Released theatrically by American Cinema Marketing (SYNGENOR), HOBGOBLINS was released on VHS first by Trans World Entertainment in 1988 and later as an LP release from Star Classics and has had a rather active life on DVD from Rhino's MST3K version to a 2002 Retromedia fullscreen DVD, their 2007 Morella triple feature with THE CREMATORS and HOUSE OF TERROR, to an anamorphic 2008 special edition from MicroWerks which is the source of the "archival" commentary and making-of featurette carried over to Vinegar Syndrome's Blu-ray/DVD combo. The 1080p24 MPEG-4 AVC 1.85:1 widescreen transfer is derived from a new 2K scan of the original camera negative, revealing bolder colors and crisper detail apart from a couple night scenes where the combination of low lighting, shallow depth of field, and lagging focus. The DTS-HD Master Audio 1.0 mono track sports clear dialogue and music, with the punk numbers coming through with some good depth. Optional English SDH subtitles are included.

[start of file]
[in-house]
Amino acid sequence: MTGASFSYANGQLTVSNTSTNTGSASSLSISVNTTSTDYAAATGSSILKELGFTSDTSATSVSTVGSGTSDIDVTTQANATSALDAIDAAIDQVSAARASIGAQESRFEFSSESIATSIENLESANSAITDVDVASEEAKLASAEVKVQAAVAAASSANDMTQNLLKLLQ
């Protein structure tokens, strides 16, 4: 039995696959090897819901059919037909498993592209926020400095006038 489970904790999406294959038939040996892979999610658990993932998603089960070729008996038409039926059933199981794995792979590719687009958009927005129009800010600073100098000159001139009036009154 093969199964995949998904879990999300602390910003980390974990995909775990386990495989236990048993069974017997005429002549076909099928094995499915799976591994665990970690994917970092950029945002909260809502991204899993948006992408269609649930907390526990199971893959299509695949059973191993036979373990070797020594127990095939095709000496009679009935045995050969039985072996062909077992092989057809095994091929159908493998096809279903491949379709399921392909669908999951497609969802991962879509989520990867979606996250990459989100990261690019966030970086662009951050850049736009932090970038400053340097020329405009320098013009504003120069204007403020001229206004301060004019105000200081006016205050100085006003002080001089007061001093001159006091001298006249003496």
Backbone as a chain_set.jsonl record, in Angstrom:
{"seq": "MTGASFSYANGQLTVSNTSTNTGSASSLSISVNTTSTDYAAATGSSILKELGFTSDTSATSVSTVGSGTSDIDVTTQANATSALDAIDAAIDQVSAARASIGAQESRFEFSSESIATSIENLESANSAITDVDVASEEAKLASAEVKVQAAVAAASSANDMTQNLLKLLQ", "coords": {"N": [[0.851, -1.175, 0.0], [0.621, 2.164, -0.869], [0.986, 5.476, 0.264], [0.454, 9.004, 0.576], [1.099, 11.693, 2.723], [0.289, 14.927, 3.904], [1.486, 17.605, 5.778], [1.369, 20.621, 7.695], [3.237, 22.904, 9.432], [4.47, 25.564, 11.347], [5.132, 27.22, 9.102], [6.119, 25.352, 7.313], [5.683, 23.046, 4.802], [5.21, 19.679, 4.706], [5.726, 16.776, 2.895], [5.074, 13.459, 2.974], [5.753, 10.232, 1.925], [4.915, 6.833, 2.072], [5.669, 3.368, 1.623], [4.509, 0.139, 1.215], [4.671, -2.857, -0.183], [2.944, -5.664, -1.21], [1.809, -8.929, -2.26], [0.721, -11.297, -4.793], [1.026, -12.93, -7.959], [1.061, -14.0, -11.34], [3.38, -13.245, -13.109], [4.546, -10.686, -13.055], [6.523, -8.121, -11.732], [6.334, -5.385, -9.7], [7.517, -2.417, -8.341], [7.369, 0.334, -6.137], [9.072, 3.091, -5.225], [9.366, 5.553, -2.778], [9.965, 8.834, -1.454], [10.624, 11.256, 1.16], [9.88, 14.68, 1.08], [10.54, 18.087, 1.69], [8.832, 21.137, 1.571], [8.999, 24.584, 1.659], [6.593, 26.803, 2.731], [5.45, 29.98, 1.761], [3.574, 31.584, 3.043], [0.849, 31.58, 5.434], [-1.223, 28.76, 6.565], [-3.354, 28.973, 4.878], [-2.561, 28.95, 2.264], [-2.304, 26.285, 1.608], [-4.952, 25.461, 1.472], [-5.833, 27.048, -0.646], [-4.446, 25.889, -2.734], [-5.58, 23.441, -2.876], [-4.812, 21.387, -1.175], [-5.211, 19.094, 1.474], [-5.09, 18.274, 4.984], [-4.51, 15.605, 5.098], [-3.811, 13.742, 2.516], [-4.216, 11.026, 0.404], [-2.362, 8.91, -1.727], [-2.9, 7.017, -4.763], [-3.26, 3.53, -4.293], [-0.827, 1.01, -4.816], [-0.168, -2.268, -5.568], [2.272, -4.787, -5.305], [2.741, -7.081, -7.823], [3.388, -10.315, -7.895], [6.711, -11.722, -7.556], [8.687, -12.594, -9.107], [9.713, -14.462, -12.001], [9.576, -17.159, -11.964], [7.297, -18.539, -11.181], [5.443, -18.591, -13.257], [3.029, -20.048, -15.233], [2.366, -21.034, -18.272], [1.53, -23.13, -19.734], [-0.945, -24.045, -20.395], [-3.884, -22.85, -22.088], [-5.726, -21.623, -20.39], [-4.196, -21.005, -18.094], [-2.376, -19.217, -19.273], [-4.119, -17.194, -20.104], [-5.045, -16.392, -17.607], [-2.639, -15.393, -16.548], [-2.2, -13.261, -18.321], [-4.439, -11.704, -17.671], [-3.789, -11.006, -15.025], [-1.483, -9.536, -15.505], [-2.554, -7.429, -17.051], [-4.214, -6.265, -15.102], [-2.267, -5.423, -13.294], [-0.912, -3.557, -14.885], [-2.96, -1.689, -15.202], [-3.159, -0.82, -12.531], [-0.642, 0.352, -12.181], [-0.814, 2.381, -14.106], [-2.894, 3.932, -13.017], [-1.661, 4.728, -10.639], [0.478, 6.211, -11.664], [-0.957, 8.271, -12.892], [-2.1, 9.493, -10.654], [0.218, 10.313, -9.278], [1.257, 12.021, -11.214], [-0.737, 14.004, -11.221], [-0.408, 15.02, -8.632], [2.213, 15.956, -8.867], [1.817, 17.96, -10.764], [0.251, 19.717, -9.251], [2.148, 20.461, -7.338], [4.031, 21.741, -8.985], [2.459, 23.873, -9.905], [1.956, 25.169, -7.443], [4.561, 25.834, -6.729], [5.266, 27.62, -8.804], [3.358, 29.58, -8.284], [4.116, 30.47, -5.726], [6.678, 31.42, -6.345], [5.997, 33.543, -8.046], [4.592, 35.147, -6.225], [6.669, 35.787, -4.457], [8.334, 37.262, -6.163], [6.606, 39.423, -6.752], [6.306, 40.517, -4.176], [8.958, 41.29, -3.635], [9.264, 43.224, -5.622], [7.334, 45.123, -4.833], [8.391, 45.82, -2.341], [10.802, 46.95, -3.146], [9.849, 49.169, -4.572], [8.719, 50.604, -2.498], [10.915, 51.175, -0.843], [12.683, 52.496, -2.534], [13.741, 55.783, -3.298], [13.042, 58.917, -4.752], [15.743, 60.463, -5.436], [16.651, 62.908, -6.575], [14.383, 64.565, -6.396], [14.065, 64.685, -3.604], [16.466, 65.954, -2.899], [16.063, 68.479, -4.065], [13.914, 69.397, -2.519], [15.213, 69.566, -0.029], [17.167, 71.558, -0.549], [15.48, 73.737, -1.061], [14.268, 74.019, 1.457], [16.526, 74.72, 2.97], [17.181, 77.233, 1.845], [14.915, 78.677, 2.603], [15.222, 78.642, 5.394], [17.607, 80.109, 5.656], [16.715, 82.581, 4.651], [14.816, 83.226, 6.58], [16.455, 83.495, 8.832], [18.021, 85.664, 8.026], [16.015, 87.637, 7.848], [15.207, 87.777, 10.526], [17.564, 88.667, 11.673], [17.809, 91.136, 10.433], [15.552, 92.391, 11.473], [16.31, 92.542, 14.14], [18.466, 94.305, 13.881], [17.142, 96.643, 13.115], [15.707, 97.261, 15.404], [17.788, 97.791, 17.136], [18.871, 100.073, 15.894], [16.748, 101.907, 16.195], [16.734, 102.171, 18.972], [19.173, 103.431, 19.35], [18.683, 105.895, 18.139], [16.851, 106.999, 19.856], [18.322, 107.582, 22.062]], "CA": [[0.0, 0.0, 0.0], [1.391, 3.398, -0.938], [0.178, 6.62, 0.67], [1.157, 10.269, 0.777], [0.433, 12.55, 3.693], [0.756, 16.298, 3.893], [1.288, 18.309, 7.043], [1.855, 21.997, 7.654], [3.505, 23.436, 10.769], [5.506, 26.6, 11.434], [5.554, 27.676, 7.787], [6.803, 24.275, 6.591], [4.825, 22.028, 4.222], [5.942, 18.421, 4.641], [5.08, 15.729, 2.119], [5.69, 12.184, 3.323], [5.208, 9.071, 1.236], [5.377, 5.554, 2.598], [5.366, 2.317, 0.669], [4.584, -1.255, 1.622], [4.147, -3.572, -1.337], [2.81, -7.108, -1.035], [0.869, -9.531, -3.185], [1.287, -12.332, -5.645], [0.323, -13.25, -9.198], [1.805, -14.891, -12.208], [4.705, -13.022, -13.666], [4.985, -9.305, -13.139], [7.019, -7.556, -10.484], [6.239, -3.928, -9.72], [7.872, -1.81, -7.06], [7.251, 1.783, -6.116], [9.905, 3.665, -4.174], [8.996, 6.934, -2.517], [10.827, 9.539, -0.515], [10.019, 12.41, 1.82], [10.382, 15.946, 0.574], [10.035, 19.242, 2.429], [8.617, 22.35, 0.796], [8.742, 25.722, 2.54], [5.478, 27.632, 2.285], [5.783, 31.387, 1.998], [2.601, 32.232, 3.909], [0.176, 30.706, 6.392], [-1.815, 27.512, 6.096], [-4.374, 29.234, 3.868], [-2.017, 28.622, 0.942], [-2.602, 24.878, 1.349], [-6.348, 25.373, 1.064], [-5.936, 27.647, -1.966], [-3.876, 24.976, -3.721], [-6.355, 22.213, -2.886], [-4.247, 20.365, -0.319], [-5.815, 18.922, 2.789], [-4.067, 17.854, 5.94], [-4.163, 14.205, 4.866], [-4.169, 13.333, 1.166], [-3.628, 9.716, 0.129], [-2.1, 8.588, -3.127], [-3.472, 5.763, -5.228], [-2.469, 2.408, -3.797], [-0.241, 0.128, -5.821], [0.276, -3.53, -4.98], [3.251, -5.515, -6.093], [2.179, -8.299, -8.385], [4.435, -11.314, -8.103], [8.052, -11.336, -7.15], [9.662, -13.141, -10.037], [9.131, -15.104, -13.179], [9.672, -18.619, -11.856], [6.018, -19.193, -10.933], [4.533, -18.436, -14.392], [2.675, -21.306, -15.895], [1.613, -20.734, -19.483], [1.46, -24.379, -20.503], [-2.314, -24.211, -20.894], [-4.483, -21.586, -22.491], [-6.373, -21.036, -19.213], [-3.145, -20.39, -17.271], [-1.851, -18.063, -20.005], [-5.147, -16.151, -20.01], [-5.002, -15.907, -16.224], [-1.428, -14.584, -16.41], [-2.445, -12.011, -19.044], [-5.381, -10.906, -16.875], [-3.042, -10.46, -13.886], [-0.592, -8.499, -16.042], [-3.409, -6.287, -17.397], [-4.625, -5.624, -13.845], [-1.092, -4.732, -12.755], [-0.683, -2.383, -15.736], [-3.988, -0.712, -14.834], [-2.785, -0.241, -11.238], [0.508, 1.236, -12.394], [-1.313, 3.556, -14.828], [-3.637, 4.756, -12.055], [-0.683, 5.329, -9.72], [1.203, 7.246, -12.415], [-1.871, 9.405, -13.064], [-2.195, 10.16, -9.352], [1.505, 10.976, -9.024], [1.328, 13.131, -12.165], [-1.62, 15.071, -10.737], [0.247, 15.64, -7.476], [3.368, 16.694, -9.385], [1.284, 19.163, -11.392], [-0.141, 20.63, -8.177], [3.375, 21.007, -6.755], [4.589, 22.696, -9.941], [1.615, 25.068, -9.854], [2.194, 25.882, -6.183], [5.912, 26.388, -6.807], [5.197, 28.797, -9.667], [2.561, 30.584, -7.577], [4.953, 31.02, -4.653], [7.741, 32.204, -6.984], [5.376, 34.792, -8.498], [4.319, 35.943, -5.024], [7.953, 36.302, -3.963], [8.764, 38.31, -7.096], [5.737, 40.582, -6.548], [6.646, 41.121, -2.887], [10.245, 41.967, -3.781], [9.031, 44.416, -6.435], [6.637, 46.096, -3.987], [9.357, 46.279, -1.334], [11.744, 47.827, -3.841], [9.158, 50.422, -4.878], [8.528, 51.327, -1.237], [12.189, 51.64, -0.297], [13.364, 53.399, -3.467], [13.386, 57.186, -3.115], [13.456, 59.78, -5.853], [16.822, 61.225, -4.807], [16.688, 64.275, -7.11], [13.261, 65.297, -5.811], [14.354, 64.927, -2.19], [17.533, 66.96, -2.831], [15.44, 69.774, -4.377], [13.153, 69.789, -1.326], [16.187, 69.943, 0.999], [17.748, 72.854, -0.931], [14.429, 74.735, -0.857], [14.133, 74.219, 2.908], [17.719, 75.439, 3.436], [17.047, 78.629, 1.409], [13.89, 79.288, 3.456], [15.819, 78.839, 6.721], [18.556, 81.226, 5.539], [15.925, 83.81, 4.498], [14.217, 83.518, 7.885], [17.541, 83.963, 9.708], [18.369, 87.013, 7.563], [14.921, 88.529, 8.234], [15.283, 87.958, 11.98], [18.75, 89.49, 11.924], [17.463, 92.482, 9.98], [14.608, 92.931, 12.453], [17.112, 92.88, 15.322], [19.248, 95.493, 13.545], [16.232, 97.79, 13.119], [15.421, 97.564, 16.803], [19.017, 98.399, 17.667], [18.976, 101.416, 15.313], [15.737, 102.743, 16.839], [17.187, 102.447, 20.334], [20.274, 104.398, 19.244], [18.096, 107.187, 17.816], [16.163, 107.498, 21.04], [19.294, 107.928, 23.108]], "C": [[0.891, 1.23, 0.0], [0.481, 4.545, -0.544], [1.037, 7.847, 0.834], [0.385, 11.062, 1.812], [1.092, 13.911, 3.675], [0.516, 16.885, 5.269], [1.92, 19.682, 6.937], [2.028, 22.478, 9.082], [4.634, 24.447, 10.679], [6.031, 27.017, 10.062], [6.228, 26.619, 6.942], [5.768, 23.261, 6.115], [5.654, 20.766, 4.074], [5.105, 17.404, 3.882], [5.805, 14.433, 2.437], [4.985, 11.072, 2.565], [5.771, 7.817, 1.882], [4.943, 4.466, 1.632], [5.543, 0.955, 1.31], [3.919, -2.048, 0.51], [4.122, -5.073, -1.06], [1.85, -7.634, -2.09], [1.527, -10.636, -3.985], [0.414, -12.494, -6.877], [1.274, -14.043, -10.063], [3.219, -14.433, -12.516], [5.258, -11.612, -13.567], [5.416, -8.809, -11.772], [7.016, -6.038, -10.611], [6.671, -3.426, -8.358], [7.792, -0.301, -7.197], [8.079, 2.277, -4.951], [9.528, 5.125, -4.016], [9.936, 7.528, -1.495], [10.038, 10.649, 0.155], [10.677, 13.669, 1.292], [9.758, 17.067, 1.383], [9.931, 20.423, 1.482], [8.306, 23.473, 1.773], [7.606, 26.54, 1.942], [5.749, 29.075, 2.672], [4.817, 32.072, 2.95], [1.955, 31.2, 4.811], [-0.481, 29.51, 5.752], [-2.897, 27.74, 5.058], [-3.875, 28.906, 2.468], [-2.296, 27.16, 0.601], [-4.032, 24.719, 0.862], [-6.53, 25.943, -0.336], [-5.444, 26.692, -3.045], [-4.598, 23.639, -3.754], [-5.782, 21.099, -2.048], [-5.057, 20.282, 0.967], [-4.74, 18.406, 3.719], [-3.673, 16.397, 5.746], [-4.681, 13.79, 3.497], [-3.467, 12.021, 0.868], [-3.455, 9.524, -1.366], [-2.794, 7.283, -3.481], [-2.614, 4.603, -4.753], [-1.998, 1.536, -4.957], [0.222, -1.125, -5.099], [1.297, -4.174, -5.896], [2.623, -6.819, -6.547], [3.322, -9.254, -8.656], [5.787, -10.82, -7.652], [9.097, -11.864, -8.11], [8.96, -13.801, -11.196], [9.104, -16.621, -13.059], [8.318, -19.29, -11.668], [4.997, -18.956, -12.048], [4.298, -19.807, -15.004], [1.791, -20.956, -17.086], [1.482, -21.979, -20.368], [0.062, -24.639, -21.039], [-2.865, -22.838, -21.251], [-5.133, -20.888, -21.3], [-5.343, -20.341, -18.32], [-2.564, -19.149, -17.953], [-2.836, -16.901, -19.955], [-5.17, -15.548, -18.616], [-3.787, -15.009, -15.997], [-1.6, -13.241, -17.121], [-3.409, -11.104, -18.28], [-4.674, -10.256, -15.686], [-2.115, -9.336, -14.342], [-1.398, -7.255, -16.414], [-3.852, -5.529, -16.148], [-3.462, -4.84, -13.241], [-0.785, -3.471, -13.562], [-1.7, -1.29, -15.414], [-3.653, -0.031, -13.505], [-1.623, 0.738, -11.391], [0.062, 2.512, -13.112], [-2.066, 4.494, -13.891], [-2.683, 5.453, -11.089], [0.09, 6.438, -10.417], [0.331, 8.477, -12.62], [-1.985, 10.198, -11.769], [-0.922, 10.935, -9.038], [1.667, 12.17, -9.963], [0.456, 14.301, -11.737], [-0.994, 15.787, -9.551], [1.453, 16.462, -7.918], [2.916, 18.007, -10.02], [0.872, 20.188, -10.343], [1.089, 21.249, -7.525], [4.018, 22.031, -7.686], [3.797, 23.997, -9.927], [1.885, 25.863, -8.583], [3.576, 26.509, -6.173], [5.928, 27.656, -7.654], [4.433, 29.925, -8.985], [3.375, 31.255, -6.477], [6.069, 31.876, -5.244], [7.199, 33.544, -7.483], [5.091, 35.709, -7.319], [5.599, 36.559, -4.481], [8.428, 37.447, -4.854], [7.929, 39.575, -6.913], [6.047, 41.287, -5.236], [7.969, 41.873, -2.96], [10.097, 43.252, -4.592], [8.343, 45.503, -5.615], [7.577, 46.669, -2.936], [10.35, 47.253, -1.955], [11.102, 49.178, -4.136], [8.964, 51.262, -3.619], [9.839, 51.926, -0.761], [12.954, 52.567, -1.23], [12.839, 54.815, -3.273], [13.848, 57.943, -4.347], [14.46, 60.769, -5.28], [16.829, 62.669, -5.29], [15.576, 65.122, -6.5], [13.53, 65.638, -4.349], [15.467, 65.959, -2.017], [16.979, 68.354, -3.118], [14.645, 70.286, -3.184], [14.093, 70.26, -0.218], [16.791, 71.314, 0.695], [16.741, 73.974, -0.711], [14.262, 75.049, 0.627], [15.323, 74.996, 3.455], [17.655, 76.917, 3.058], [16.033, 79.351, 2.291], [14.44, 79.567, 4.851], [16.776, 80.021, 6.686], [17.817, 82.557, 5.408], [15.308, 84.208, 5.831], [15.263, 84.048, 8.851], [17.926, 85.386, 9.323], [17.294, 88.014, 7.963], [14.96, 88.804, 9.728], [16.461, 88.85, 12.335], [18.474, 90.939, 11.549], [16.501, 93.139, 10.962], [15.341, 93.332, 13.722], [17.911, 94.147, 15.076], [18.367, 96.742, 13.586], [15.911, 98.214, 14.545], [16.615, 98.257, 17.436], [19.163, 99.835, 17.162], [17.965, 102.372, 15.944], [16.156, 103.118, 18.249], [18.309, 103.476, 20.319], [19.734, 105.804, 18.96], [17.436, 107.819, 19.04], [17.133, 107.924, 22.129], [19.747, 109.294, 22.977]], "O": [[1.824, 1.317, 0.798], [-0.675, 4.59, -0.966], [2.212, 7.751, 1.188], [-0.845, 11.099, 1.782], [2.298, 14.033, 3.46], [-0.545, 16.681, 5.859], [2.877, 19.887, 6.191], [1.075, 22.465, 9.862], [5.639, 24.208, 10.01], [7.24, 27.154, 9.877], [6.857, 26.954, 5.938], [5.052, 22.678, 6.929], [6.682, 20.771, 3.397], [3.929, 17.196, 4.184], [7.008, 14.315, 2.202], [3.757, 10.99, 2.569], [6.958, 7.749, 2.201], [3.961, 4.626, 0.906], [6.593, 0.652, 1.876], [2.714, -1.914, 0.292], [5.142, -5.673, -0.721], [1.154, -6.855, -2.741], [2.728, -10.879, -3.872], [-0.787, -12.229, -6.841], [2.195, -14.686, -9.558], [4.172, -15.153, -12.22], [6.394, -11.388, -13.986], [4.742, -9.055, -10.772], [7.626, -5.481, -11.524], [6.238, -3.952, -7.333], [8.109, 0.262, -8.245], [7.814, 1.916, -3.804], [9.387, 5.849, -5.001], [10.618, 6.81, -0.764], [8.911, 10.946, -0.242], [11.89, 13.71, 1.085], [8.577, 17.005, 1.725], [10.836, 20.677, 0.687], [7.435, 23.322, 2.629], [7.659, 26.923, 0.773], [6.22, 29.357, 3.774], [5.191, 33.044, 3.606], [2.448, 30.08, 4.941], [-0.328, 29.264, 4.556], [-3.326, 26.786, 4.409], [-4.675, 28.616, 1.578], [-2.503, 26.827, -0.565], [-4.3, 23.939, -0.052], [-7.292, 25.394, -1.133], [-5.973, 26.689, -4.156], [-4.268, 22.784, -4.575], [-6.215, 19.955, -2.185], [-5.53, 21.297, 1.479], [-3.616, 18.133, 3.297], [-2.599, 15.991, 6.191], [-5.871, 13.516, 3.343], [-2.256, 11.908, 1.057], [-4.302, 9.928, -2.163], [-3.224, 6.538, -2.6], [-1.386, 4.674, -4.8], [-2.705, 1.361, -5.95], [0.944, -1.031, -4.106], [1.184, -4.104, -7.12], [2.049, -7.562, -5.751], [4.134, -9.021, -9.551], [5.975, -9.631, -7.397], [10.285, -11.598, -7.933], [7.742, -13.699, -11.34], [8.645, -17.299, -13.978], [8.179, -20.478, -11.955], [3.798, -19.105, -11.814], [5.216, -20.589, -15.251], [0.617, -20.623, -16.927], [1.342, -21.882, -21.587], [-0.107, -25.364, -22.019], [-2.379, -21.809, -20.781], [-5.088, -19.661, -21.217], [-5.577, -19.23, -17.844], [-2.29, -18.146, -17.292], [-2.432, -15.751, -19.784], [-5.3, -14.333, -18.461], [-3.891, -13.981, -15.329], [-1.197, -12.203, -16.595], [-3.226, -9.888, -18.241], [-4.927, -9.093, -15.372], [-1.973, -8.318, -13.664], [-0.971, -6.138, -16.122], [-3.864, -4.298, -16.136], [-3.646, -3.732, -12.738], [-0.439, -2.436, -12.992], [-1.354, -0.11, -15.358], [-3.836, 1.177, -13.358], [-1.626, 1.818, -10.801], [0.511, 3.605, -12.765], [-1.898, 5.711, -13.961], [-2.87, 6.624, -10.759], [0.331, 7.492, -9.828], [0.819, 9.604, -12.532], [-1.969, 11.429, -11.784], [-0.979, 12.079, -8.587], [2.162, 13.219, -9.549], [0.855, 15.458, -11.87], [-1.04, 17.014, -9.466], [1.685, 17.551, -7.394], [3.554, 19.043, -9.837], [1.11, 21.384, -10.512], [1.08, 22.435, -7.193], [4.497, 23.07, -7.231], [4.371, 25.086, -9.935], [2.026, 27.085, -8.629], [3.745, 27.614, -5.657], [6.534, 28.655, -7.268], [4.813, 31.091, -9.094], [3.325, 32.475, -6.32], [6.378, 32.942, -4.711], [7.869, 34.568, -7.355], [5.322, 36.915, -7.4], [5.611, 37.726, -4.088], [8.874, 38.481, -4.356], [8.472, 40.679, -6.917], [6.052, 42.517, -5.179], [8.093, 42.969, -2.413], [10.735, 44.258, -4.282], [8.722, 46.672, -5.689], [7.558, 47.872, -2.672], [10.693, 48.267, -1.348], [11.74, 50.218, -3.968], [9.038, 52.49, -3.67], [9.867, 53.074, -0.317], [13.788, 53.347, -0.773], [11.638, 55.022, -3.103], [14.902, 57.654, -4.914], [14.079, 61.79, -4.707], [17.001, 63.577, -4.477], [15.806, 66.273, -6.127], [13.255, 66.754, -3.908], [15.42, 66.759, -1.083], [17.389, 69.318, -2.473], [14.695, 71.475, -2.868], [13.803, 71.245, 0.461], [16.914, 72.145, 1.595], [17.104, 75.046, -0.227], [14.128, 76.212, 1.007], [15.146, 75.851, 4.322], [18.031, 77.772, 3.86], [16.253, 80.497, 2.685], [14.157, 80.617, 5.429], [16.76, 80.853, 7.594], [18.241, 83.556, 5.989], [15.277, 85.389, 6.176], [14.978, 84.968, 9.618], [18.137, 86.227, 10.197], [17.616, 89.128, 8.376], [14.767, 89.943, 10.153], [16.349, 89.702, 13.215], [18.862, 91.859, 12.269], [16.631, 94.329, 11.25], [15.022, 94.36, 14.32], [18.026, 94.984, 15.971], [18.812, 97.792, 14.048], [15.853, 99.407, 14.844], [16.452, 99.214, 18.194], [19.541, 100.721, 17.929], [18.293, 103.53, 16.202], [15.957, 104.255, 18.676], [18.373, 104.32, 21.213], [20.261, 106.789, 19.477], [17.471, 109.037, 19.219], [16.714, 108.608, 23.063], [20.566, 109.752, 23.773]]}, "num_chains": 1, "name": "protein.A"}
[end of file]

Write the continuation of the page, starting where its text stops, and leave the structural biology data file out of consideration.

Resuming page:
Extras start off with the aforementioned DVD audio commentary by director Sloane who is well aware of the film's reputation over the years, and he covers the challenges of the film's small locations (the studio setting being next to an active crack house), one-take-only shots, having to use boom microphones instead of wireless mics on the film, and the unconvincing creature attacks (the first death occurs offscreen because he thought it looked too cheap too early in the film). He also points out scenes that were edited out of the MST3K version, some additional sound effects, and also reveals that he tried to get John Carradine to play the studio owner (his agent wanted Carradine to play McCreedy instead and wanted more money). He also discusses the elements of the film of which he is proud, from the score to his own cinematography (this was the last of the films he photographed himself).